That leaves Shiv, who spends all of “Retired Janitors of Idaho” working her own angles but also trying to reassure her dad that he’s just the best. She’s fawning, in other words. The outburst that provokes Roman’s out-of-focus background freeze-up is directed at Shiv, when she’s trying to tell Logan that her successful negotiations count as a win for him. (He refuses to let his children have a win, ever.) When he blows up at her, she immediately tries to play everything off as no big deal. She’s trying to deflect conflict, to placate his ego, to stay alive.
But Shiv is stuck in her father’s orbit all the same. Even as she tries to chart her own course within it, well ... it’s his orbit. After all, look at what Shiv says earlier in the episode, when she is talking to her semi-estranged brother Kendall:
No one person always relies on one of the four F’s to the exclusion of all others. You might fight back in one scenario and freeze up in another. Roman, for instance, tends to freeze up when Logan gets angry and fawn over him much of the rest of the time.
But it’s not uncommon for anyone to lean on one of these responses more frequently, and the more we look at the four Roy siblings, the more it seems like the show has tied each of them to a very specific F response to trauma.
How Succession’s love of wide shots helps it tell stories about the ways families destroy each other
Succession tends to pepper its episodes with more wide shots than you’d typically see on even the most prestigious TV dramas. Wide shots take time to set up, which means they can be expensive, and it’s rare for a series to use them for much more than establishing where everyone is in physical proximity to each other.
As such, most TV shows find ways to use other shots that are more actor-friendly, such as close-ups and mid-shots. To point to the example above, Kieran Culkin is one of the stars of Succession and a terrific actor, yet you can only just make out his emotional reactions in the background of those scenes. A close-up would make those reactions more prominent, more immediate. So why the wide shot?
Succession loves to pull back the camera whenever it can. It tends to alternate between wide shots and close-ups. (This is not to say that mid-shots are nonexistent on the show, but even in a medium shot, it crams as many actors into the frame as it can.) And its use of wide shots is crucial to its storytelling about abuse.
Abuse within a family never just involves any one relationship, even if it is only occurring between two family members. The emotional ramifications, the secrets, and the guilt spread outward to everybody else in the family and often others who are in close proximity to the family. So when Succession uses wide shots as it does in “Retired Janitors of Idaho,” it’s finding a way to show that toxicity spreading outward from its source.
Similar wide shots are scattered throughout the show’s run, and usually, when there’s an abusive moment, it’s captured either in a wide shot or in a close-up that immediately cuts to a wide shot, so we can see everyone’s reactions in one go. Many other TV series would cut between the actors individually, so we could see, say, Roman tense up, and Shiv offer a sly smile, and Greg look away. Succession gives us all of those reactions at once because the show’s point is that these moments aren’t discrete events, experienced in isolation. They’re events that disperse through families.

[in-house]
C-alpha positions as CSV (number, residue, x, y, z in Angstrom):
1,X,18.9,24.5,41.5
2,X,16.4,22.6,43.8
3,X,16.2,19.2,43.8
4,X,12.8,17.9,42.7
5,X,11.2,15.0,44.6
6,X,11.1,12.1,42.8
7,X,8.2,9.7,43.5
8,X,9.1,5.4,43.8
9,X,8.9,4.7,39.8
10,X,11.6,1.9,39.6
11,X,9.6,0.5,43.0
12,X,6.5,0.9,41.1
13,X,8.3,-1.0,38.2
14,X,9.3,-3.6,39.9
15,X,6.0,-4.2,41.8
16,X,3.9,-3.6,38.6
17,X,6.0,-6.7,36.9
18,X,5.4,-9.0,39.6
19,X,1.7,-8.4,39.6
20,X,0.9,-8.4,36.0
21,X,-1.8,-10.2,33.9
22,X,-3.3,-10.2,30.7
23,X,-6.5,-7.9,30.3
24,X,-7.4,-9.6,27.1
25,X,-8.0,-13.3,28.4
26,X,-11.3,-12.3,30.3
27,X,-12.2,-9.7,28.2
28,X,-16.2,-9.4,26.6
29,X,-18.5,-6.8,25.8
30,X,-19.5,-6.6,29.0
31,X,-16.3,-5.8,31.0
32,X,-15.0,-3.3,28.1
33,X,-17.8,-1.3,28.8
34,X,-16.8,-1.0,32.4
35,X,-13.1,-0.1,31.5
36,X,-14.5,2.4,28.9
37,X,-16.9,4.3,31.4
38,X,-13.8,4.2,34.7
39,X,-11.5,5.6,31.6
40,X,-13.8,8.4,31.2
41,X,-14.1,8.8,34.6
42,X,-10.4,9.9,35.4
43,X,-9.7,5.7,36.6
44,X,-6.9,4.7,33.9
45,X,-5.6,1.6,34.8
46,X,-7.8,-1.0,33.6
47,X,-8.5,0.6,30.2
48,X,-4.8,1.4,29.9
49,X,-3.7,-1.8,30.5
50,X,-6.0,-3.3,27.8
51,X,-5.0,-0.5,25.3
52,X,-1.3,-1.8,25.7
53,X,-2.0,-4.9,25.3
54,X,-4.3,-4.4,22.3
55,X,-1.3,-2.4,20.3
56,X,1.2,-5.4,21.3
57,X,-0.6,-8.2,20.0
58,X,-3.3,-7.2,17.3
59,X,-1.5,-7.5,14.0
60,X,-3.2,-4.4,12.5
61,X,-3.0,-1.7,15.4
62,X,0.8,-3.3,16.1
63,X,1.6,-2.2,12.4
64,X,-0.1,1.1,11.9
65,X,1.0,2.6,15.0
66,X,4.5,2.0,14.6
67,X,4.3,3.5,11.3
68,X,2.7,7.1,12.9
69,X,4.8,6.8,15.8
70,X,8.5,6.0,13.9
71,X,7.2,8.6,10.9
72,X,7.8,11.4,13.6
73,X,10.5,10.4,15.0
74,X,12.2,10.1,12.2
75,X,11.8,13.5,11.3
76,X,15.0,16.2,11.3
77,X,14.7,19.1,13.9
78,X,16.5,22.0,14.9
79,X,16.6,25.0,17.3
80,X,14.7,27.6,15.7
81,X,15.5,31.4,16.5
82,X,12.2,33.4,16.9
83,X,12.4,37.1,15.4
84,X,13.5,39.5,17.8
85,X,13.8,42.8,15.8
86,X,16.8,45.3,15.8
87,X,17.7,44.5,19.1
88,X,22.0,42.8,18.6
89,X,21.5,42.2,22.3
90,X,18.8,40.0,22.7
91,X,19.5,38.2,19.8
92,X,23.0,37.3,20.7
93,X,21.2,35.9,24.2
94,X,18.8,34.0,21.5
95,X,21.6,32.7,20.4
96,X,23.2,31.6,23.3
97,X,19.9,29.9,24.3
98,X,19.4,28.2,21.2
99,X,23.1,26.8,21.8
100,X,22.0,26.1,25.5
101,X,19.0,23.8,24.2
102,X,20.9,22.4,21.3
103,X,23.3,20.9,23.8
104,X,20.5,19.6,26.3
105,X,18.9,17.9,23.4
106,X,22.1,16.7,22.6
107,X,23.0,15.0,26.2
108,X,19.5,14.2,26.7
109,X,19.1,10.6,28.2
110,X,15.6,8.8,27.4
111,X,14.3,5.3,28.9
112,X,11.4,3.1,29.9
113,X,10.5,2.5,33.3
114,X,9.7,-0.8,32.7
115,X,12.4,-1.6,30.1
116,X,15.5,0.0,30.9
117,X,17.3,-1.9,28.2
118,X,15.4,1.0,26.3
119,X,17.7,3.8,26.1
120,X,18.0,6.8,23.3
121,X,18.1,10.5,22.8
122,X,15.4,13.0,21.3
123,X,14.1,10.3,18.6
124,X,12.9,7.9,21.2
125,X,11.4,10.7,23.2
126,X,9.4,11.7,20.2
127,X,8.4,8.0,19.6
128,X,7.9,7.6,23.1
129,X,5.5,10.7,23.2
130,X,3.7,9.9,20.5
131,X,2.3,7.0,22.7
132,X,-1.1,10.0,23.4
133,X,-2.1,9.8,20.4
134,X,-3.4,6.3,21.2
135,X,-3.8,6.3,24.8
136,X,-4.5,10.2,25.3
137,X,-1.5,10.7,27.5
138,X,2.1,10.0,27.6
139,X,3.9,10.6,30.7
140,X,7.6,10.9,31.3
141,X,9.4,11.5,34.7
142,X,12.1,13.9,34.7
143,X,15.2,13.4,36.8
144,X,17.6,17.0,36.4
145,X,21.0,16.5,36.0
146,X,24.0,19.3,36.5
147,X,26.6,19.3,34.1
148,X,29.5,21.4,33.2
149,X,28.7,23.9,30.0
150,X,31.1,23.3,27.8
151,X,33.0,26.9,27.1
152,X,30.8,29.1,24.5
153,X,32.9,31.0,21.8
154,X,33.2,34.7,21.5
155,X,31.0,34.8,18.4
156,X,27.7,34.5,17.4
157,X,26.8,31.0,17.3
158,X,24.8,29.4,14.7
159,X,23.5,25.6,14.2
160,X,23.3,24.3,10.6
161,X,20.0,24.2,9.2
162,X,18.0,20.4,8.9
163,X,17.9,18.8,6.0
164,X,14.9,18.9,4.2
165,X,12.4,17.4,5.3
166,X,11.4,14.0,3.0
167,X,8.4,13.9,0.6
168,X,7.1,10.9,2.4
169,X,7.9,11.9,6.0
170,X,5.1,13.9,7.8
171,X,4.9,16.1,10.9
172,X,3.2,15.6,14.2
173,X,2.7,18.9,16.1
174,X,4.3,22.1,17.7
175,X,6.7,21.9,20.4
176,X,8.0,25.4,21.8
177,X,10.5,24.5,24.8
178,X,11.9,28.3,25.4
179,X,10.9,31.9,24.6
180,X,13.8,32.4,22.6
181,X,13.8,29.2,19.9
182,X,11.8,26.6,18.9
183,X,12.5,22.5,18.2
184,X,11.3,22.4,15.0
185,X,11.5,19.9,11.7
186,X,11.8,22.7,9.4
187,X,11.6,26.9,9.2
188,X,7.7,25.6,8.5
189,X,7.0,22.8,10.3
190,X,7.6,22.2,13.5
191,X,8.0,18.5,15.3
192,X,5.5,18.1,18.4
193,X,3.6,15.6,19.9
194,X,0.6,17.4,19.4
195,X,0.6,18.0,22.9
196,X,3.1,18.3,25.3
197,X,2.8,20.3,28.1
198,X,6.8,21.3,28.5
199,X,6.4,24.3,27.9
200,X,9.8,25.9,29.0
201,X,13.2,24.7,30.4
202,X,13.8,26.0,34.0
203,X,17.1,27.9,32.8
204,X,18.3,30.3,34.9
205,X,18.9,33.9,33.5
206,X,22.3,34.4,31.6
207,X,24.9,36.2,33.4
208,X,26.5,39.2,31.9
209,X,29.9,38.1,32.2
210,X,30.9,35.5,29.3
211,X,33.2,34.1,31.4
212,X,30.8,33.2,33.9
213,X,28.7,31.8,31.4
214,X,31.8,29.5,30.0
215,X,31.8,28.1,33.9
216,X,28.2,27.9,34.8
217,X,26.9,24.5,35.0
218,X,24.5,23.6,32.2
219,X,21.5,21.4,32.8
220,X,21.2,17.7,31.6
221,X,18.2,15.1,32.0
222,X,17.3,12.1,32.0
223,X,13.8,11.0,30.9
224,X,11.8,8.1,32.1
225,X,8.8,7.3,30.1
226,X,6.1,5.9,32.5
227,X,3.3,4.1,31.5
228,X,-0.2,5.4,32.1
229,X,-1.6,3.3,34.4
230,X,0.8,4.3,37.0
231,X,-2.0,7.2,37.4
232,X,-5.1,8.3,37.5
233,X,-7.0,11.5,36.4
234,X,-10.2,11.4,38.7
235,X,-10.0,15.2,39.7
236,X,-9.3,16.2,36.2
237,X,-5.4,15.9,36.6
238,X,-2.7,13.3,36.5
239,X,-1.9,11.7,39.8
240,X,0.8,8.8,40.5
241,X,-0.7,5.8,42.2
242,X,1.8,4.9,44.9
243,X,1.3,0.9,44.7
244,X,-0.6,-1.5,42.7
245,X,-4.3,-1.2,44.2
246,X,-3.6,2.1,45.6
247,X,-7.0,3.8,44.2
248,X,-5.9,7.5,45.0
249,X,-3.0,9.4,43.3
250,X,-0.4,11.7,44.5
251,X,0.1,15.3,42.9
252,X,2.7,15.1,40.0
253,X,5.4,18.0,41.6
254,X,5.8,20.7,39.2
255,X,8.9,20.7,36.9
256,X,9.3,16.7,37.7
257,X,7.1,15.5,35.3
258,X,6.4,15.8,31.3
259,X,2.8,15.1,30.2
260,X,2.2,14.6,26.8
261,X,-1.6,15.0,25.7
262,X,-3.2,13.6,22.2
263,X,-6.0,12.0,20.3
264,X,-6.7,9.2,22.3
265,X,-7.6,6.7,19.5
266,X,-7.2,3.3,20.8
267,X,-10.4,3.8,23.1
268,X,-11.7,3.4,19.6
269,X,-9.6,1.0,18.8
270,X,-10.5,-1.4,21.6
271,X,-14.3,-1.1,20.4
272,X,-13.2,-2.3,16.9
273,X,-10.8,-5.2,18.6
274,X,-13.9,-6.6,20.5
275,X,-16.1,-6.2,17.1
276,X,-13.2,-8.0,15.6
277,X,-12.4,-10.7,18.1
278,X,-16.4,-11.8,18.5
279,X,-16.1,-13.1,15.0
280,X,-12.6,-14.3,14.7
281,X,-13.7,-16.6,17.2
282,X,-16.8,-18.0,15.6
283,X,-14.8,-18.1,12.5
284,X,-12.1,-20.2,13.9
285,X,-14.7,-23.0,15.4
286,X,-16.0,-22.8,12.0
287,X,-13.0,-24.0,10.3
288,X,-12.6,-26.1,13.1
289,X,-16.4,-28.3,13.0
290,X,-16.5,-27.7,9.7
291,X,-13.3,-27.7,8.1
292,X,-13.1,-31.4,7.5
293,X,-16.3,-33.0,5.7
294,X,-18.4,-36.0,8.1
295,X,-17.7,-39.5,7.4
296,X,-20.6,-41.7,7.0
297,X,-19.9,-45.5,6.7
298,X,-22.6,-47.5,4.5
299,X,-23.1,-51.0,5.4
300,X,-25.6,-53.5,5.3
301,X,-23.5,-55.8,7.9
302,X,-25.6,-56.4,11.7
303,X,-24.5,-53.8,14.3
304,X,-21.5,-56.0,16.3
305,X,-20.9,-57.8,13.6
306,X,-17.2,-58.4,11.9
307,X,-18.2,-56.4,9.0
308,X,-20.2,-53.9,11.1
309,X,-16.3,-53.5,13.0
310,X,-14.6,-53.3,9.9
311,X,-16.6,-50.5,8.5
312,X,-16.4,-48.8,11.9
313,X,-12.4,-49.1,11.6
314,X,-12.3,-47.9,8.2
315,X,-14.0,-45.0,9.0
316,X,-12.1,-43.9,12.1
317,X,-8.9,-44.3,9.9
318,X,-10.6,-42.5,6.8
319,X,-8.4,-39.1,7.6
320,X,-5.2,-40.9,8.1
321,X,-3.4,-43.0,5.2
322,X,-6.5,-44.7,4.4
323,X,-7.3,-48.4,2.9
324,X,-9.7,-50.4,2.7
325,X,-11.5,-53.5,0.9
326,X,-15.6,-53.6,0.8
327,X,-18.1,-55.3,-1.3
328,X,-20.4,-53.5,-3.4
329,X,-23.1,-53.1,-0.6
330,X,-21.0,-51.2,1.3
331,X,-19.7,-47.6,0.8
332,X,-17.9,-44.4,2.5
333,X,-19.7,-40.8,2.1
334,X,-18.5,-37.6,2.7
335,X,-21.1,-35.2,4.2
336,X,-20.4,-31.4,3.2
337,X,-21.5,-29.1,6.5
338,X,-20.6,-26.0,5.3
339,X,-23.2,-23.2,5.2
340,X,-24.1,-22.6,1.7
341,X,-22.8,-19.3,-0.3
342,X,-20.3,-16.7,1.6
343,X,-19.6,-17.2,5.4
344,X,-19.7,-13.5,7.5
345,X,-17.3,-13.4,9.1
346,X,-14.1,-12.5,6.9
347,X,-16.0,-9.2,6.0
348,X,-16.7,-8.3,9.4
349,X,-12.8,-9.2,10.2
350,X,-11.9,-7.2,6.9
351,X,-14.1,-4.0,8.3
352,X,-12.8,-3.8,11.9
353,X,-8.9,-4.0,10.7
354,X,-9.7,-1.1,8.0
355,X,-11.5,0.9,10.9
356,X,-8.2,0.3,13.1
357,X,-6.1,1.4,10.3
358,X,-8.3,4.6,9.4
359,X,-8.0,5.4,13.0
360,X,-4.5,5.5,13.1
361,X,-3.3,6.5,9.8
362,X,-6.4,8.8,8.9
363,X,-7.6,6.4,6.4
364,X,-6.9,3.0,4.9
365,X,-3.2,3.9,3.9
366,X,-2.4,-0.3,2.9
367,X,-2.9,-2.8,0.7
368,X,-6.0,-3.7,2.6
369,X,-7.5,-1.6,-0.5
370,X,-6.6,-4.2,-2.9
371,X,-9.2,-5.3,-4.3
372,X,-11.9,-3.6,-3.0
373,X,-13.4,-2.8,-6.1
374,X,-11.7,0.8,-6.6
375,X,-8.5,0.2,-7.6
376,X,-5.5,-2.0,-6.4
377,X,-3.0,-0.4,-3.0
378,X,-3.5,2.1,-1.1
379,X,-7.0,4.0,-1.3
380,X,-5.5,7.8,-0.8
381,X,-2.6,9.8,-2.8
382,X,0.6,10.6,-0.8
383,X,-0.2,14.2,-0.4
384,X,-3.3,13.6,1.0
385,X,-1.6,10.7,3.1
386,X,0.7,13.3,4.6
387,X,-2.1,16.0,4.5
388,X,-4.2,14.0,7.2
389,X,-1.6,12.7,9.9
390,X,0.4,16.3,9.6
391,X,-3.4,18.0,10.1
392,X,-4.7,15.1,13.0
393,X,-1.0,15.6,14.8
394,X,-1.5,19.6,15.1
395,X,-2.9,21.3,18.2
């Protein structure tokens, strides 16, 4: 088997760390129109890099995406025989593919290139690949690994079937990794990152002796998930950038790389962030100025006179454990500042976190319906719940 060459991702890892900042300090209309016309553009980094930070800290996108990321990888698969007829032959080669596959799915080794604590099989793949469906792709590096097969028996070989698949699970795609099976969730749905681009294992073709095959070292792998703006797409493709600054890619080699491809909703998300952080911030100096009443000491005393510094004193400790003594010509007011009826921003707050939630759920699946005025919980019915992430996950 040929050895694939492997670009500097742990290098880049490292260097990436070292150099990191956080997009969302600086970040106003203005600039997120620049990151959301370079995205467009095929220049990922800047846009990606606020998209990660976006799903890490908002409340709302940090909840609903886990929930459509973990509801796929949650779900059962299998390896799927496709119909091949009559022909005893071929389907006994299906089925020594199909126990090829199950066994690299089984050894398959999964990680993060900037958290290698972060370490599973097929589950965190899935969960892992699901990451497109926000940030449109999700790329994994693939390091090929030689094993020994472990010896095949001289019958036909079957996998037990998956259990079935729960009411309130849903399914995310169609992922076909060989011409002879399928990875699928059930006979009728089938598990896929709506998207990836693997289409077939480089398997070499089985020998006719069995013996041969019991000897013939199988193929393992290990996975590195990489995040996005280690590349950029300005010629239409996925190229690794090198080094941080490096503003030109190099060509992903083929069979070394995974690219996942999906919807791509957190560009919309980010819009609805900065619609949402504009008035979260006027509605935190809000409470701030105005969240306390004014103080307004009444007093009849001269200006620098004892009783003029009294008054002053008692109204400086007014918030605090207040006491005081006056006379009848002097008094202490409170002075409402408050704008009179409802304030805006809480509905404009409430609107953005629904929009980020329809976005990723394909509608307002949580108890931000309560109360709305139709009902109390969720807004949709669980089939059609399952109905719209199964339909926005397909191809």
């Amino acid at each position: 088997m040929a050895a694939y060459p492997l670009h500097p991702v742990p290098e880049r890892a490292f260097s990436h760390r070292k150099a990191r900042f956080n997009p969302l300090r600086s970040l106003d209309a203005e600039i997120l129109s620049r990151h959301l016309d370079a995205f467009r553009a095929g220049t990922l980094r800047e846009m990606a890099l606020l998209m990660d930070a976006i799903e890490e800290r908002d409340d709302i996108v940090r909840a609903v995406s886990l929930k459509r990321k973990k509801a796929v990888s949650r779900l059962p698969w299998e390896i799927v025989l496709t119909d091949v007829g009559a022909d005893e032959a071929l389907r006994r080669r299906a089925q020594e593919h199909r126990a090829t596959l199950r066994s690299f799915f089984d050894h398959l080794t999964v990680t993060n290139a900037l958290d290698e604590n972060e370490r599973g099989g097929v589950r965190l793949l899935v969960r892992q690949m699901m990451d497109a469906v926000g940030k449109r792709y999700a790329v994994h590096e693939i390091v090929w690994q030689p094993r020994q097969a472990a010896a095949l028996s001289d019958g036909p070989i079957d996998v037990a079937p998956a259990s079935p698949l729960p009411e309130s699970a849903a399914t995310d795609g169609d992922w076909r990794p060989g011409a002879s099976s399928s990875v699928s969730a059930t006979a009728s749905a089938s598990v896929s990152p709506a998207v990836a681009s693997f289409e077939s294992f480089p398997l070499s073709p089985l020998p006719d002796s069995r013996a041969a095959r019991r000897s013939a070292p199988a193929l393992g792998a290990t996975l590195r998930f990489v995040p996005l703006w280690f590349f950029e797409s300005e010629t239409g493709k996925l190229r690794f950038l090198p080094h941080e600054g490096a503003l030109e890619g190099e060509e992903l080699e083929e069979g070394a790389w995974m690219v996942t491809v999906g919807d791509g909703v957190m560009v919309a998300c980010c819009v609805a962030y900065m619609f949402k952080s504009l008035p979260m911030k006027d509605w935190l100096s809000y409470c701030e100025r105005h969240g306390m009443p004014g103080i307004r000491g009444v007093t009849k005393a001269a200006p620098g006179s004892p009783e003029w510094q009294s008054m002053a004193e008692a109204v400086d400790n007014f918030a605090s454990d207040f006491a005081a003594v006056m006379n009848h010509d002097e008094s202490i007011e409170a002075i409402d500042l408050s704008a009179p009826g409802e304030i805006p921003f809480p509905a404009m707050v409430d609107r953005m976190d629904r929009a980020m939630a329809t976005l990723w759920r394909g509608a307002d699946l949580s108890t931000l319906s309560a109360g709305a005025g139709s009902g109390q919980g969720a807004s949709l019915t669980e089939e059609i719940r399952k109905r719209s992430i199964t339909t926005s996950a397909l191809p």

Watching Succession often brings to mind 1939’s The Rules of the Game, the classic French film by director Jean Renoir. That movie, one of the most influential ever made, dissects the intricate relationships that unwind among a group of upper-class socialites and the servants who work at the country house they’ve all gathered at. World War II is on the horizon, and none of the house’s inhabitants are all that well prepared for the coming devastation. (Though the film was made before France fell to the Nazis in 1940, The Rules of the Game seems eerily prophetic about what’s to come.)
Renoir also uses a lot of wide shots. He pulls the camera back from his actors, moving it to follow them as they enter and exit the frame. The wide shots almost resemble a stage play, but because Renoir moves his camera so often, you never think of the action as being restricted to a stage. This technique is simply the best fit for the story: All of these characters are trapped together in a world that’s going to hell, and The Rules of the Game is not about what happens to any one of them, but what happens to all of them collectively.
You can hopefully see why I find The Rules of the Game to be a useful comparison point for Succession. I think it’s also worth noting that while I find myself tracing the way that Succession’s filmmaking techniques chart its storytelling around abuse, the wide shots in both Succession and The Rules of the Game are telling stories simultaneously about wealth inequality, class disparity, and unsustainable systems within our society.
After all, Succession’s wide shots often capture the random other people who end up trapped in a room with the Roys, forced to watch them play out their elaborate psychodramas. And most of the time, those other people are nowhere near as rich as the Roys, because who possibly could be? Their reactions to what the Roys say and do serve to deepen our understanding of the family’s many dysfunctions.
But I think the most important effect of those wide shots is to convey the contagious toxicity of abuse, the way that one action will propagate others. Succession has dropped hints here and there that Logan’s childhood was terribly abusive (there’s a shot of his back in season one, and it’s covered in scars), and it has shown Logan hit both his grandchild (in a season one episode) and Roman (in a season two episode). And what sets the show apart isn’t the act of abuse itself, but the look at how this family reacts or doesn’t. Abuse is never one thing, and Succession understands that.
Every action in an ecosystem as self-contained as a family, or a major corporation’s C-suite, will ripple outward. Even positive actions will send waves sloshing back and forth. Whether those waves are as weighty as a legacy of abuse or as relatively simple as the phrase “uh-huh,” they can easily keep going until everything is flooded and there’s no easy way to clean up the mess.